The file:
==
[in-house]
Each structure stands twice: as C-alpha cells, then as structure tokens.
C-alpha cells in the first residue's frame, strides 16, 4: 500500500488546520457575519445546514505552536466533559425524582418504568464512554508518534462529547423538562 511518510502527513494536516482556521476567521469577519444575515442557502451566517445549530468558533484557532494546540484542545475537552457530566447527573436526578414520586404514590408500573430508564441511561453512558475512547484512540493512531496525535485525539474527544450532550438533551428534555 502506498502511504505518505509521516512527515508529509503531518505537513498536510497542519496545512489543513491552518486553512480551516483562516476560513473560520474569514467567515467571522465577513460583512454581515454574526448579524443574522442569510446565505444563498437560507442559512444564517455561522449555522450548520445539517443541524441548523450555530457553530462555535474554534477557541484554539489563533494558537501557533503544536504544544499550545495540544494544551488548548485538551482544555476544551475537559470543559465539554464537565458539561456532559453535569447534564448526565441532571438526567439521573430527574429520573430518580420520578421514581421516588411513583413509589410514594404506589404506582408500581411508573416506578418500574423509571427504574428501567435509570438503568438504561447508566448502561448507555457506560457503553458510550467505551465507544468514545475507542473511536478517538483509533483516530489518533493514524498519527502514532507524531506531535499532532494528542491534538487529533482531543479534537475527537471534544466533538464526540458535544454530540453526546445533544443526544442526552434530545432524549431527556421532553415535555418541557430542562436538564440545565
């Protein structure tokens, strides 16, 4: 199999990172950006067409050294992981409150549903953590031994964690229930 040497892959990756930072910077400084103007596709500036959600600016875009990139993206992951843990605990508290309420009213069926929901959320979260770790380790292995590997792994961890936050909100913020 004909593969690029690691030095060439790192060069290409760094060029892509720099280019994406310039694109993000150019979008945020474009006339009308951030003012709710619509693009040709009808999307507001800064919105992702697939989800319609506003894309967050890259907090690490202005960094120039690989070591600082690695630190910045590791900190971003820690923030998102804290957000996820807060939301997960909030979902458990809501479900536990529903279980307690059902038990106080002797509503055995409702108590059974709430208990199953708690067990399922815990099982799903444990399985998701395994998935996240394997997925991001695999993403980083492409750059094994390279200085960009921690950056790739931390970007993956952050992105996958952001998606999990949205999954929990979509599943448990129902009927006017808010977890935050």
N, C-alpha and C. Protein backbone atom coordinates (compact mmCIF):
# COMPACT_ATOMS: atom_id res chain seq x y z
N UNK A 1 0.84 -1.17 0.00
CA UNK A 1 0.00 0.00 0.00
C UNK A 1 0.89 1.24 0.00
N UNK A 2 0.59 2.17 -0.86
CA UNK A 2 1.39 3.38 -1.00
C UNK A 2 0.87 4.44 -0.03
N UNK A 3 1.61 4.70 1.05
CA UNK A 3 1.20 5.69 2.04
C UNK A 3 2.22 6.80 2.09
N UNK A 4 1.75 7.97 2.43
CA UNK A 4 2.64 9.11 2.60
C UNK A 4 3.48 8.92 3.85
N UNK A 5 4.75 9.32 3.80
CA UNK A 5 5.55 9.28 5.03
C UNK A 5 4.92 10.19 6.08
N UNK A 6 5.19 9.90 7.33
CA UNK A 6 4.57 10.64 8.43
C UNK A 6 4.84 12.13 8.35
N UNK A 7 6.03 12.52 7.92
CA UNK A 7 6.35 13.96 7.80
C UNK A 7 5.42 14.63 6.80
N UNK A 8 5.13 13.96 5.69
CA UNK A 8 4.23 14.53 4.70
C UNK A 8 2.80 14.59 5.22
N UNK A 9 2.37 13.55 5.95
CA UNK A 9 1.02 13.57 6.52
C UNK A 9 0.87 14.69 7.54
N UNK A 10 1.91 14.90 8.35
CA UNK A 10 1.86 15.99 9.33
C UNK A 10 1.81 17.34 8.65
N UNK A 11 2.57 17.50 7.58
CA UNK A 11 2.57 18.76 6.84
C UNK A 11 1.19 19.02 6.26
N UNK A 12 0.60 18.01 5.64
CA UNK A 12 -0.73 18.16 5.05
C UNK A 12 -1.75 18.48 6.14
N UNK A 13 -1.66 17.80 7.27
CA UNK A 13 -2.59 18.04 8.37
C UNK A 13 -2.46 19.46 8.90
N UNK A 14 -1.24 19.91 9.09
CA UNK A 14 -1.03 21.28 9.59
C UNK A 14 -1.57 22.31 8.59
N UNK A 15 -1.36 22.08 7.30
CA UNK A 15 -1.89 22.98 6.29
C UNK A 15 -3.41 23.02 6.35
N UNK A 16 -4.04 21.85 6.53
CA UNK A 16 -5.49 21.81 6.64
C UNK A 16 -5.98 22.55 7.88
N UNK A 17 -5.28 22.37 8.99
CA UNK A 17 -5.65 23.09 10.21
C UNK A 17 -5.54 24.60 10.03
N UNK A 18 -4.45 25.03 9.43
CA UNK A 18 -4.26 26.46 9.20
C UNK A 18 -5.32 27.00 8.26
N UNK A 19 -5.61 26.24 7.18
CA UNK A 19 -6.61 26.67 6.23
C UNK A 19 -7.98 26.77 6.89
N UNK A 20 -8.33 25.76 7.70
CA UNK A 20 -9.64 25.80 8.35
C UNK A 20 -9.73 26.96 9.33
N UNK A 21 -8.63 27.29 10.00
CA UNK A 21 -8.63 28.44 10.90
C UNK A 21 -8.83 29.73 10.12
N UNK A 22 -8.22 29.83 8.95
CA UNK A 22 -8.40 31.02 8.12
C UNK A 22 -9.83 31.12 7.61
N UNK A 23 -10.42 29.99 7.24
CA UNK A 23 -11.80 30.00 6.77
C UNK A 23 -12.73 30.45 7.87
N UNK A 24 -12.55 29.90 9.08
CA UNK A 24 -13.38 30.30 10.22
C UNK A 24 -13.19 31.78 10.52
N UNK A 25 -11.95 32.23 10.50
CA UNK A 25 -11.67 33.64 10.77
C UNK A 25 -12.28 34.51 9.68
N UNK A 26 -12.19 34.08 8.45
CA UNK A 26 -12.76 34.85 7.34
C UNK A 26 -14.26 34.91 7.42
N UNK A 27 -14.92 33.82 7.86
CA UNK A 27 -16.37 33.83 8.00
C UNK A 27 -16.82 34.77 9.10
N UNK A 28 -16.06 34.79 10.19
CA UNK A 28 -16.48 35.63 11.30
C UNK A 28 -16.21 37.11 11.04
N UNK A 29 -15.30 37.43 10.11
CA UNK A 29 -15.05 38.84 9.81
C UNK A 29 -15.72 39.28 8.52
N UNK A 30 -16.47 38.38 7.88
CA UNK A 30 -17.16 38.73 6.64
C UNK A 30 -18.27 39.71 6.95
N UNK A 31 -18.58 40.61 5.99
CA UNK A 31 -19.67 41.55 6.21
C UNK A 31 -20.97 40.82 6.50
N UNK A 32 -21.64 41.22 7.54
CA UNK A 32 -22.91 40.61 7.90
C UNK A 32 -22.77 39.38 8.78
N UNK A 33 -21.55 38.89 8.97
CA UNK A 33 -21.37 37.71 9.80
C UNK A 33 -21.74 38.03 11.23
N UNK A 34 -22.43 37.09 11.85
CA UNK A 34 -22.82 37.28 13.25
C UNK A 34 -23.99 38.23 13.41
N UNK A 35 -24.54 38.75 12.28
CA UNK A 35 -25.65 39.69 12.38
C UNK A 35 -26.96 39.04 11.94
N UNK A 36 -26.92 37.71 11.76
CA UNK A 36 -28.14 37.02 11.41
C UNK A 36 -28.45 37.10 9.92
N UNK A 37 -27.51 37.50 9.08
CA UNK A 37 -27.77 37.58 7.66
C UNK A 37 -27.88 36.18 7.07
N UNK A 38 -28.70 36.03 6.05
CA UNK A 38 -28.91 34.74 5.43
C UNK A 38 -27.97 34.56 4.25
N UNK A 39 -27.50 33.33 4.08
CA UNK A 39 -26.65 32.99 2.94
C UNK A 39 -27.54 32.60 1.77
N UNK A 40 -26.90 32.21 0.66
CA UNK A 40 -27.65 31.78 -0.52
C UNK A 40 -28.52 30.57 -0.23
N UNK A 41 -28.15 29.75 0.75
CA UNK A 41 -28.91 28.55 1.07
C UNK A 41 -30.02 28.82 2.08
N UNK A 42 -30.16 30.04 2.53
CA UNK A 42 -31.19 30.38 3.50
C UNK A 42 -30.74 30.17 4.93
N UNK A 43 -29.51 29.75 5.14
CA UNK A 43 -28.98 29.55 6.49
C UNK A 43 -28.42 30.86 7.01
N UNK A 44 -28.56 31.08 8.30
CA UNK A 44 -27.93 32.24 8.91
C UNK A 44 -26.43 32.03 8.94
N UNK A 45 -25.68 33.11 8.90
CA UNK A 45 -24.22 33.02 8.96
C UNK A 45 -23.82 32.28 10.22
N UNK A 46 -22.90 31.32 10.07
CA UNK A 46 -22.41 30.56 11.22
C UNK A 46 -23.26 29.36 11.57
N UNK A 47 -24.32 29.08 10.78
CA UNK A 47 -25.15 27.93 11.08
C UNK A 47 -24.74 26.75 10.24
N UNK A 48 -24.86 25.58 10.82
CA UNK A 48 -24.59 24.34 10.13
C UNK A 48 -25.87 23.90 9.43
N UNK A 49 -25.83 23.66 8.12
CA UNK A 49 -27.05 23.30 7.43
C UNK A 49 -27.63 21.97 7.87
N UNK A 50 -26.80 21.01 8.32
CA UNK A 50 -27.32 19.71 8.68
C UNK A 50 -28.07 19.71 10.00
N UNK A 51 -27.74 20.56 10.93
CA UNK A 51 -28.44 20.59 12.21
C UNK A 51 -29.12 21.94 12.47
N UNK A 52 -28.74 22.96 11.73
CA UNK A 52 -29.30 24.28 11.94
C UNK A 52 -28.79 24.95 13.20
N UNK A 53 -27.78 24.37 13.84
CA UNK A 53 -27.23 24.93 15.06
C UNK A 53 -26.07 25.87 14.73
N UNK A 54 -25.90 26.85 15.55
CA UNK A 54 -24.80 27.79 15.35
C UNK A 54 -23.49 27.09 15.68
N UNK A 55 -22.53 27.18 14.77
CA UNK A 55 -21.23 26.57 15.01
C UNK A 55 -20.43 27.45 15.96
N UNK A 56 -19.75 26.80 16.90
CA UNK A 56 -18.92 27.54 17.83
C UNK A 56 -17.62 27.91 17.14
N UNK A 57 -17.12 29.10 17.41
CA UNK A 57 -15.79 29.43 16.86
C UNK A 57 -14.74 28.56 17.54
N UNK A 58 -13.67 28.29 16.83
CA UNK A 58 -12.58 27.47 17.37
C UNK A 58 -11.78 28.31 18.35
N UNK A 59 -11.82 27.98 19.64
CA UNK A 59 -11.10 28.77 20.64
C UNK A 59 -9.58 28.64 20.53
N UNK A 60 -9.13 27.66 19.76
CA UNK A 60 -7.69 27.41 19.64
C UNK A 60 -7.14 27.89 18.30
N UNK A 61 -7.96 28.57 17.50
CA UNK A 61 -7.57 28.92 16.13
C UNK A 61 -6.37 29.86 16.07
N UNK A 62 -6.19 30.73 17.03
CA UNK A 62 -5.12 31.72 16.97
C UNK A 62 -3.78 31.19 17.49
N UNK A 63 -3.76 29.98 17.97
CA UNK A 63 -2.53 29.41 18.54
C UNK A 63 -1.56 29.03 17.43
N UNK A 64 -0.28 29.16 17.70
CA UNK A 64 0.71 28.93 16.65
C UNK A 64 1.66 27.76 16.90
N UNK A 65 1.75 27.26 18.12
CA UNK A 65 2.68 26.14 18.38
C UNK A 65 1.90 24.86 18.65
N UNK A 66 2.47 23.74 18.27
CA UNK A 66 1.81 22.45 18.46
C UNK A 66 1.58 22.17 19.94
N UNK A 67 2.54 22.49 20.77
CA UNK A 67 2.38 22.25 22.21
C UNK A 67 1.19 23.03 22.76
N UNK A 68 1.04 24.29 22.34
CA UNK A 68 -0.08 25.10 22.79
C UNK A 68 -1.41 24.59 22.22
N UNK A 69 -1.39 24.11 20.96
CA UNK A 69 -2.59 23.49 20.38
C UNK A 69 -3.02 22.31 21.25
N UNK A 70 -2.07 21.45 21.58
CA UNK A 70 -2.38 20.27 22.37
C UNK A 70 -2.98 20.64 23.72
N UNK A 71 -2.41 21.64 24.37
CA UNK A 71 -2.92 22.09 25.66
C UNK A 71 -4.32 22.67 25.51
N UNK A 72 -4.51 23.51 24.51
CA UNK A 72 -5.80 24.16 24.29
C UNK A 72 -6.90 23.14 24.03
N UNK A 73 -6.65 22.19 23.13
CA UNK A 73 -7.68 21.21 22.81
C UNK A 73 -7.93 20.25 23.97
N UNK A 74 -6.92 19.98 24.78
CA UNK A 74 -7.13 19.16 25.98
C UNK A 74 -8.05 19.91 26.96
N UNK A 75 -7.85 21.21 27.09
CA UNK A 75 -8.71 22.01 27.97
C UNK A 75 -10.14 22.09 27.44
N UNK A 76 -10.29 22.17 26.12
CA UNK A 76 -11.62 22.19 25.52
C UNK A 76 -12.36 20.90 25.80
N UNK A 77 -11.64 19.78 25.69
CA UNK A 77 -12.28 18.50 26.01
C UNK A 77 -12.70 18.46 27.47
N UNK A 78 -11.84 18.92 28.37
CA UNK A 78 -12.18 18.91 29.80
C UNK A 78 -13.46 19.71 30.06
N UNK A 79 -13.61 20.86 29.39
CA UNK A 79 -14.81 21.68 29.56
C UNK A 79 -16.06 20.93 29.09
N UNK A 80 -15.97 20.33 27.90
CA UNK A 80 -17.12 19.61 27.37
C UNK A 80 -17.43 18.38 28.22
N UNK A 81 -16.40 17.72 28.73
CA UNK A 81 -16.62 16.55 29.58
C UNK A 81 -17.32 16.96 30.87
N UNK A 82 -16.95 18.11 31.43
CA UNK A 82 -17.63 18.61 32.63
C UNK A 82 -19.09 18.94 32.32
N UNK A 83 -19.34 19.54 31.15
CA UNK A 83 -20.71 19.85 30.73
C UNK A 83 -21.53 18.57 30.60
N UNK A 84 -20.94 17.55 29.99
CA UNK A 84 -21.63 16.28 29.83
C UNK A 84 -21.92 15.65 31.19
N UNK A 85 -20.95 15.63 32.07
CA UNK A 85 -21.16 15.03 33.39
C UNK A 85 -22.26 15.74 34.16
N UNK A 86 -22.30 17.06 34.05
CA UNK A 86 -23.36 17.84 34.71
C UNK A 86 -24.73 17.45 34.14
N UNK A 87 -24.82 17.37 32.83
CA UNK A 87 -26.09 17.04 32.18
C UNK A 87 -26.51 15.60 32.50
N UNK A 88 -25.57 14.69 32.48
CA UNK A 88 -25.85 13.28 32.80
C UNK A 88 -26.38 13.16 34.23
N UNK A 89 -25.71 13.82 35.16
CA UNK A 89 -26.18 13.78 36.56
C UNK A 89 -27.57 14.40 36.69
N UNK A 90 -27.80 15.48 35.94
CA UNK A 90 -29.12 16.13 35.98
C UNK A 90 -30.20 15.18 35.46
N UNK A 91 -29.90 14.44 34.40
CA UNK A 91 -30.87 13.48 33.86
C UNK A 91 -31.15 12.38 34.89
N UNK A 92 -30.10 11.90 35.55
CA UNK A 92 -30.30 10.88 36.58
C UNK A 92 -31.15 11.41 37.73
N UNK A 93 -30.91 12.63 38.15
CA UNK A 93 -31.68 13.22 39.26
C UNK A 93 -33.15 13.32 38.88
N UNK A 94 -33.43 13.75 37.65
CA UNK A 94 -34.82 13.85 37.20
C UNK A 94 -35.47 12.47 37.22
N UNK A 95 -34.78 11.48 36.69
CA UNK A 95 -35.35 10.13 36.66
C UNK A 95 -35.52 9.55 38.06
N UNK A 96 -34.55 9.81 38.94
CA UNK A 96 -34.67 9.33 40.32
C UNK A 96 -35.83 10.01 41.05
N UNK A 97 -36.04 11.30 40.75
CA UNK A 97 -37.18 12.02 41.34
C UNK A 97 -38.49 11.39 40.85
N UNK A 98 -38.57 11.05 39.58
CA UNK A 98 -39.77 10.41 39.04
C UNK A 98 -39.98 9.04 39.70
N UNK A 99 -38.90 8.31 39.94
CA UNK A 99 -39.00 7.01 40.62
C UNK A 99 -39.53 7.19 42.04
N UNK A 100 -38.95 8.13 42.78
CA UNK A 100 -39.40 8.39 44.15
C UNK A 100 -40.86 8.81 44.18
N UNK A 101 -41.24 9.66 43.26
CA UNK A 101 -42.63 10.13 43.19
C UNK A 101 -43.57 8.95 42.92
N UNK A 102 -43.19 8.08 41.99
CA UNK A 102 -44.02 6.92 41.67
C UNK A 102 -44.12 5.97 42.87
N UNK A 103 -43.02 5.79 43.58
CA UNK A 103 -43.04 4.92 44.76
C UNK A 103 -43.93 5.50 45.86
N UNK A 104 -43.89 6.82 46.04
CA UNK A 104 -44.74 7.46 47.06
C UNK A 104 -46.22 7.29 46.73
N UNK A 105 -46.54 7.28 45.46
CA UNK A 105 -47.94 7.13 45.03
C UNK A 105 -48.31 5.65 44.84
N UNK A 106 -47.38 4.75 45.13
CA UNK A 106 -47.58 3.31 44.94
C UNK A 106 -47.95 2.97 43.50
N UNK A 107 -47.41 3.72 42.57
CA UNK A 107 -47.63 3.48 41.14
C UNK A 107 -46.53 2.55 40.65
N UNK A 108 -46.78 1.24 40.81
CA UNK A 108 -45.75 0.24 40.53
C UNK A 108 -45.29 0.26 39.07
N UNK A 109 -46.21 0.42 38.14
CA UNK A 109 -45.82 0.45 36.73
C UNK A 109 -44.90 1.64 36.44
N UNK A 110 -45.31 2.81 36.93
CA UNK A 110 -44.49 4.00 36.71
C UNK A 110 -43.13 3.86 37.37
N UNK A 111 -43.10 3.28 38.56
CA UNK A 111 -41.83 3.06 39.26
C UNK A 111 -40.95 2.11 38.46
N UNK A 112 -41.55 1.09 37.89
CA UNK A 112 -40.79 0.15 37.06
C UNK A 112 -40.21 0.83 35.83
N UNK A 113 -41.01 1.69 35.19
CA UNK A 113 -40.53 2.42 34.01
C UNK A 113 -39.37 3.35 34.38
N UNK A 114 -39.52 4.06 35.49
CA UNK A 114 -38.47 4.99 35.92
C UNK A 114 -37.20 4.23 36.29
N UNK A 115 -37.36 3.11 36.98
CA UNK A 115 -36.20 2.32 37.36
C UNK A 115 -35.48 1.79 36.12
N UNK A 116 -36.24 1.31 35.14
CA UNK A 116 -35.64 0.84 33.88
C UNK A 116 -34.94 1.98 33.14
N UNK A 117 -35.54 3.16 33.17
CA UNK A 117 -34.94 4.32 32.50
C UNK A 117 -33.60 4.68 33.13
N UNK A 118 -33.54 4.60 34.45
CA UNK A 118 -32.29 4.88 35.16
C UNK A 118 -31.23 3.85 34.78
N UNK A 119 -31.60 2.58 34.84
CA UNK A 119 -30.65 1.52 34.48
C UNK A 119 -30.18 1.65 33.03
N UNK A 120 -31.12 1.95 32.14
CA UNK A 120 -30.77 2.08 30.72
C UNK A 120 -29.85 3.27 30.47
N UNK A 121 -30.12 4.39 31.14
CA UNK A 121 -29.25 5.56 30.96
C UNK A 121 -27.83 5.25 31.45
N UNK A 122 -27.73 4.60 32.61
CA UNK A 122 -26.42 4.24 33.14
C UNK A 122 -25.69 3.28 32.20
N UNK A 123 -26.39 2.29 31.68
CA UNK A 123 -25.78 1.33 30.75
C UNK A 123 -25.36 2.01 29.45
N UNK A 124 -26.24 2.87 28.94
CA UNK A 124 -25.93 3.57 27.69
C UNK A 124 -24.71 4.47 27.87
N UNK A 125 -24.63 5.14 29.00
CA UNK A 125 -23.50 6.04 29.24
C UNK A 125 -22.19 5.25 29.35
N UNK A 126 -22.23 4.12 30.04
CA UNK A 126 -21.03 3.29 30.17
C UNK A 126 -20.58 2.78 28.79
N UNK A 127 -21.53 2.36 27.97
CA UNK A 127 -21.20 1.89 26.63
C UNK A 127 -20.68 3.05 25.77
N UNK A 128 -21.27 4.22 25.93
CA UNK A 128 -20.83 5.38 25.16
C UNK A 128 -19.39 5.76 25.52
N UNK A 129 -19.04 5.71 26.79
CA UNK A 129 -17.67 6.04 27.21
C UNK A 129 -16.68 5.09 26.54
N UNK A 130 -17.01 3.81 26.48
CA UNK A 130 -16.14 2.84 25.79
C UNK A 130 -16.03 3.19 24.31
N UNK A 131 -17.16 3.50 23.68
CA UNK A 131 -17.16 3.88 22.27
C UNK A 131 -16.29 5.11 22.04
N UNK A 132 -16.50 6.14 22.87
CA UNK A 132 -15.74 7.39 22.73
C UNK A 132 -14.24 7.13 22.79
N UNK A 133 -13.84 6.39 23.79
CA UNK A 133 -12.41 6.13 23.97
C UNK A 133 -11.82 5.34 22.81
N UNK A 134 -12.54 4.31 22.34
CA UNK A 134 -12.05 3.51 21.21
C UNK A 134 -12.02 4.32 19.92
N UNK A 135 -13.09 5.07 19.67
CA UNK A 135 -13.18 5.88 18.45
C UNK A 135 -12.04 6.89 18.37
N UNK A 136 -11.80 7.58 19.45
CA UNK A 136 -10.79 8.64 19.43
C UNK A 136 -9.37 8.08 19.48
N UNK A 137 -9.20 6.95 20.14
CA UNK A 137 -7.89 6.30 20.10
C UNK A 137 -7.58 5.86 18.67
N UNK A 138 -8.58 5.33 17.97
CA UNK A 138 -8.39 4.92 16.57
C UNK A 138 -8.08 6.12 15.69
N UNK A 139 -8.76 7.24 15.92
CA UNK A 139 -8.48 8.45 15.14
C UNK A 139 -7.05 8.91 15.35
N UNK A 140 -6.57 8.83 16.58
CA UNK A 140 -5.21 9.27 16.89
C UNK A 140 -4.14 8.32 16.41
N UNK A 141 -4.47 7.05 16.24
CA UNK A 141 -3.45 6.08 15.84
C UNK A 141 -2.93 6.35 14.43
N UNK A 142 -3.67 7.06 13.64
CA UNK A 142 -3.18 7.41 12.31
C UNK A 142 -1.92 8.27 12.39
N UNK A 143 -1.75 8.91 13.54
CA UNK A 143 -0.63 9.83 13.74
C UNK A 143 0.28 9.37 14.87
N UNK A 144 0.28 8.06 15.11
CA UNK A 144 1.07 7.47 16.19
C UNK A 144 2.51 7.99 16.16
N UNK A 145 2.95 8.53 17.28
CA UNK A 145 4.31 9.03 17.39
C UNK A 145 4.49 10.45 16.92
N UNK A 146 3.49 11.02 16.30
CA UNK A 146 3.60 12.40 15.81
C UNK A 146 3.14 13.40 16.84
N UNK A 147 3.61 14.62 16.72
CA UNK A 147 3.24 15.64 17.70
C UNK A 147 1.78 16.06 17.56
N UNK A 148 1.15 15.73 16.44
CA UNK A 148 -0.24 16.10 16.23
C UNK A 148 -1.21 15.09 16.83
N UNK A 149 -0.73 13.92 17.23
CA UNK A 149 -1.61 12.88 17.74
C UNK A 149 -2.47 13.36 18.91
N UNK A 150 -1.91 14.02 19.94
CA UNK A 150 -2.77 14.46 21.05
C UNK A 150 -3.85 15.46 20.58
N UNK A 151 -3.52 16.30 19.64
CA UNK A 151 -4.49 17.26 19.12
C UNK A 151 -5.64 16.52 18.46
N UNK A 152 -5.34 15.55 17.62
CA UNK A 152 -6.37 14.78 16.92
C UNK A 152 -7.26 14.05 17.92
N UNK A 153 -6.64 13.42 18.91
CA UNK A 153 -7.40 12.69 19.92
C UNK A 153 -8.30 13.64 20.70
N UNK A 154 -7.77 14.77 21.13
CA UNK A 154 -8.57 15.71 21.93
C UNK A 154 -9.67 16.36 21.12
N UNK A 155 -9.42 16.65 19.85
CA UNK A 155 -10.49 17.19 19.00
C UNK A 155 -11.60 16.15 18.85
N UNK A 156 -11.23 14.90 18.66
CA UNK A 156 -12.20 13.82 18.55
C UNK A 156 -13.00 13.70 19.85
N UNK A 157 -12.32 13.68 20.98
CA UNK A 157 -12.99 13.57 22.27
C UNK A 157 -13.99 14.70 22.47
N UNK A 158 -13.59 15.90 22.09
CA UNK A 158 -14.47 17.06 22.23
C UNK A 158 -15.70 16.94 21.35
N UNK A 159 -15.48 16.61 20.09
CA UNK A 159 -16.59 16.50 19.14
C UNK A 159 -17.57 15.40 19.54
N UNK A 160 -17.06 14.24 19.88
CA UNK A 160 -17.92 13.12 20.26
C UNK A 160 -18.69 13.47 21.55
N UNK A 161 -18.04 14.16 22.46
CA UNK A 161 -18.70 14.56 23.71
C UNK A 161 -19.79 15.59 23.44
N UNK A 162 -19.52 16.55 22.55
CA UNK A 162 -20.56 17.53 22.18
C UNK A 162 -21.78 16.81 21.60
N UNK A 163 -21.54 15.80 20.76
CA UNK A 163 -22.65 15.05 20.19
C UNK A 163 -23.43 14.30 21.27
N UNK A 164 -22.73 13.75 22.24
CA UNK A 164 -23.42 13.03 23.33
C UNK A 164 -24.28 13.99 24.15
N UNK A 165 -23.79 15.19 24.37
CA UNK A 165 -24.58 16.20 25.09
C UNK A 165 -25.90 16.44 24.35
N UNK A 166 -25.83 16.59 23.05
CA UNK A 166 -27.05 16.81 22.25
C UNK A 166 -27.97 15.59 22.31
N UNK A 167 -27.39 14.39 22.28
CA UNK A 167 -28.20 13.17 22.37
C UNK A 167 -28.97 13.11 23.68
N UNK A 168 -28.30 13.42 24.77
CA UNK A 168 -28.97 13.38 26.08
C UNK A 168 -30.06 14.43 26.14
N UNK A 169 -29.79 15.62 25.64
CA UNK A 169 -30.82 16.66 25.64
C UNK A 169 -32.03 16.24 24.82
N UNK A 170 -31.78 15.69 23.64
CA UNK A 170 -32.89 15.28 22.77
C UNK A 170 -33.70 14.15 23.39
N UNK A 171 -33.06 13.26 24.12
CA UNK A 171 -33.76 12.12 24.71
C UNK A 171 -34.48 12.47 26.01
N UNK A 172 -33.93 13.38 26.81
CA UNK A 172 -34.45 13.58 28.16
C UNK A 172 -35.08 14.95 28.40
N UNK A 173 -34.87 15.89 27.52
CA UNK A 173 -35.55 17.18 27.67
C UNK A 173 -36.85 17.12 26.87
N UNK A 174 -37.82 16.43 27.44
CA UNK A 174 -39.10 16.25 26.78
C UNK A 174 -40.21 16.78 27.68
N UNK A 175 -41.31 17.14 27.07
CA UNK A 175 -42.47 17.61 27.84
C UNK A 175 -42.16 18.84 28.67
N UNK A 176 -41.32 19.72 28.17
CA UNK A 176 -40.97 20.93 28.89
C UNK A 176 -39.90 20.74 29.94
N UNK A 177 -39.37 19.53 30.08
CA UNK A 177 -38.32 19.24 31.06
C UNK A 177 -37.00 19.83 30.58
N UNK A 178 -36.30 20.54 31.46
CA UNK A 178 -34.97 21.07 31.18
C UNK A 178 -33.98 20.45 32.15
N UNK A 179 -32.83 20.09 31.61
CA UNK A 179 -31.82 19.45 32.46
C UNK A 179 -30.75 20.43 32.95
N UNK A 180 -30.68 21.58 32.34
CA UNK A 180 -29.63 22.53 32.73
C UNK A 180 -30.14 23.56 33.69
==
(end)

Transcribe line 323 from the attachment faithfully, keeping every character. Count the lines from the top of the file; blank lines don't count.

CA UNK A 106 -47.58 3.31 44.94